SINGAPORE - Couples who want to have children can expect to enjoy more financial benefits – from cash gifts to grants and reliefs – as well as more paternity leave, as the Government boosts support for families in the early years of raising children.
Deputy Prime Minister and Finance Minister Lawrence Wong on Tuesday announced in his Budget speech a slew of measures to strengthen support for Singaporeans on their parenthood journey, along with adjustments to existing tax relief schemes to support families with greater needs.
All these provisions will cost the Government an additional $240 million per birth cohort of children, he said. “I hope this will provide greater assurance to parents and parents-to-be as they think about starting and raising their families.”
1. Increased Baby Bonus cash gift
Married couples with Singaporean babies born on or after Tuesday will get $3,000 more in the form of the Baby Bonus cash gift.
This means that eligible first- and second-born children will receive $11,000, up from $8,000. And for the third child onwards, this will be increased from $10,000 to $13,000.
The funds will also be paid out over a longer period of time, until the child turns 6½ years old.
Currently, the Baby Bonus cash gift is disbursed in five instalments over the child’s first 18 months, to help defray child-raising costs during infancy.
Going forward, eligible parents can expect up to $9,000 in payouts in the first 18 months of a child’s life, and $400 every six months starting from when the child is two until he is 6½ years old.
“In this way, parents can receive continuous support all the way until their child enters primary school,” said Mr Wong.
2. More funds in Child Development Account (CDA)
Mr Wong said that the CDA First Step Grant will be increased by $2,000 for all children born from Tuesday.
The grant will go up from $3,000 to $5,000.
It is automatically credited into the CDA, which parents can use to directly offset pre-school and healthcare expenses.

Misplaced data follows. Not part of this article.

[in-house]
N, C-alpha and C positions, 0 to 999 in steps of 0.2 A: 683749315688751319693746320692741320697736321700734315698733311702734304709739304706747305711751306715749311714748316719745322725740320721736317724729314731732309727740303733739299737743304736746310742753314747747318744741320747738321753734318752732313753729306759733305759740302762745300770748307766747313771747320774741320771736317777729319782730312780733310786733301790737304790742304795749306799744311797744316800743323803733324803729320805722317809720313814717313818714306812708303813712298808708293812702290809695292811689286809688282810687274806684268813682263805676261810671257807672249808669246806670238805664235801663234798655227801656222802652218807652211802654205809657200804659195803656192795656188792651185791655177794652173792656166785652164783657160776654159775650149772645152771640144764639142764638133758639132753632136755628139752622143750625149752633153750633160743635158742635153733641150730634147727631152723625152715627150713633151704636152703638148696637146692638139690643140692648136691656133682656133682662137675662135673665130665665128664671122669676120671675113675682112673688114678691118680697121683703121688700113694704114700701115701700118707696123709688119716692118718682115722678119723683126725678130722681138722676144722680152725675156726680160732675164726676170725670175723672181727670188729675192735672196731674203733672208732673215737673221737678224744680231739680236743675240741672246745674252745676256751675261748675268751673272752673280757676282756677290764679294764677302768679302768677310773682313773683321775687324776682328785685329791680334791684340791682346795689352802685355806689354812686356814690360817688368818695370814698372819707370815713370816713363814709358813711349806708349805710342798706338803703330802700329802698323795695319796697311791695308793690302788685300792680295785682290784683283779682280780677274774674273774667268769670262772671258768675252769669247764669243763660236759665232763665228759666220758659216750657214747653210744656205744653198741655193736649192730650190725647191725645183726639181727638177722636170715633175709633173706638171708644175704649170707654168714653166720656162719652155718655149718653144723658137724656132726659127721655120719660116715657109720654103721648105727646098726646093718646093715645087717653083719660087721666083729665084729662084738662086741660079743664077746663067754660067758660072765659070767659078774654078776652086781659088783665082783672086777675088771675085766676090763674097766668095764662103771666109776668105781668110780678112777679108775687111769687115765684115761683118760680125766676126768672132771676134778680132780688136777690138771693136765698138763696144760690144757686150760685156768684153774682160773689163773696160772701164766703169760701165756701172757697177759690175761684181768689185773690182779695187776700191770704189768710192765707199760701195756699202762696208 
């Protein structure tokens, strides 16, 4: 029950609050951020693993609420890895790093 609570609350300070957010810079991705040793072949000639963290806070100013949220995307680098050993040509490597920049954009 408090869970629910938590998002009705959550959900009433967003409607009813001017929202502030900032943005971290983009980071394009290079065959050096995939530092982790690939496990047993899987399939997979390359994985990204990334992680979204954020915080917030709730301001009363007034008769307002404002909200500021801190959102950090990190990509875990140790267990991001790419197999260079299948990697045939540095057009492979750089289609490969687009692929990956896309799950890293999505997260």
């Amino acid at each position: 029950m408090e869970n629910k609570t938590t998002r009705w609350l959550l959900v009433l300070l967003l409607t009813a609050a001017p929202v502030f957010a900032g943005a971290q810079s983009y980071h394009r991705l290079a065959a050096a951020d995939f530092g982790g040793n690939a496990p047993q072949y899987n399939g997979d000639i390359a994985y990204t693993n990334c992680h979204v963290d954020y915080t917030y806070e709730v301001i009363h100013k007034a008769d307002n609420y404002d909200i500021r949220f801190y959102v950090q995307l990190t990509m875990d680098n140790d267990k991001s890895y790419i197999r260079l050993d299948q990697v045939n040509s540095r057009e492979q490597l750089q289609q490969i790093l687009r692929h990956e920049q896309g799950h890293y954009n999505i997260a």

The Government will also increase the co-matching cap for the CDA by $1,000 for couples’ first and second children.
Under the scheme, savings deposited by parents into the account are matched dollar for dollar by the Government up to a cap of $3,000 and $6,000 for first- and second-born children, respectively.
This will go up to $4,000 and $7,000.
Taken together with the higher Baby Bonus cash gift, each child will get $5,000 to $6,000 more in total from the Government, depending on his or her birth order, according to a joint news statement by the National Population and Talent Division and Ministry of Finance on Tuesday.
With these enhancements, parents will receive up to $24,000 in financial support for their first child, and up to $37,000 for subsequent children. This includes the MediSave grant for newborns, which supports healthcare expenses, said the statement.
The increased Baby Bonus Scheme benefits will be available from early 2024, to allow for sufficient time to make the required legislative and system changes, said Mr Wong. Parents will be notified when they can make the additional deposits into their child’s CDA for the enhanced government co-matching.
3. Extension of Baby Support Grant
Parents of babies born from Oct 1, 2022, to Feb 13, 2023, will be given the one-off Baby Support Grant of $3,000.
The grant was introduced during the Covid-19 pandemic for eligible Singaporean children born from Oct 1, 2020, to Sept 30, 2022, to encourage couples to proceed with their parenthood plans.
4. Working Mother’s Child Relief
The Working Mother’s Child Relief, which aims to encourage women to stay in the workforce after having children, will be changed from a percentage of the mother’s earned income to a fixed dollar relief, for Singaporean children born or adopted on or after Jan 1, 2024.
This will take effect from the Year of Assessment (YA) 2025.
Eligible working mothers will be able to claim $8,000 in tax relief for the first child, $10,000 for the second child, and $12,000 each for the third and subsequent child.
Mr Wong said: “Effectively, this will provide more government support for eligible lower- to middle-income working mothers.”
For working mothers of children born or adopted before Jan 1, 2024, there is no change to the tax relief that they can claim.
5. Foreign Domestic Worker Levy Tax Relief (FDWLR)
From YA2025, the FDWLR will lapse for all taxpayers. This tax relief was introduced in 1989 to support working married women, especially those with childcare needs, who required the help of a migrant domestic worker.
“This is because we already have a migrant domestic worker levy concession, which provides more targeted support for families who need help caring for their dependants, including young children below 16 years old,” said Mr Wong.
This concessionary levy of $60 per month – instead of the usual levy of $300 or $450 for the first and subsequent helper – was introduced to support working mothers, in particular those living with children below 16 years old, elderly people or people with disabilities requiring domestic help.
The levy is a more targeted and progressive way of supporting families who need caregiving help, including those who not pay income tax.
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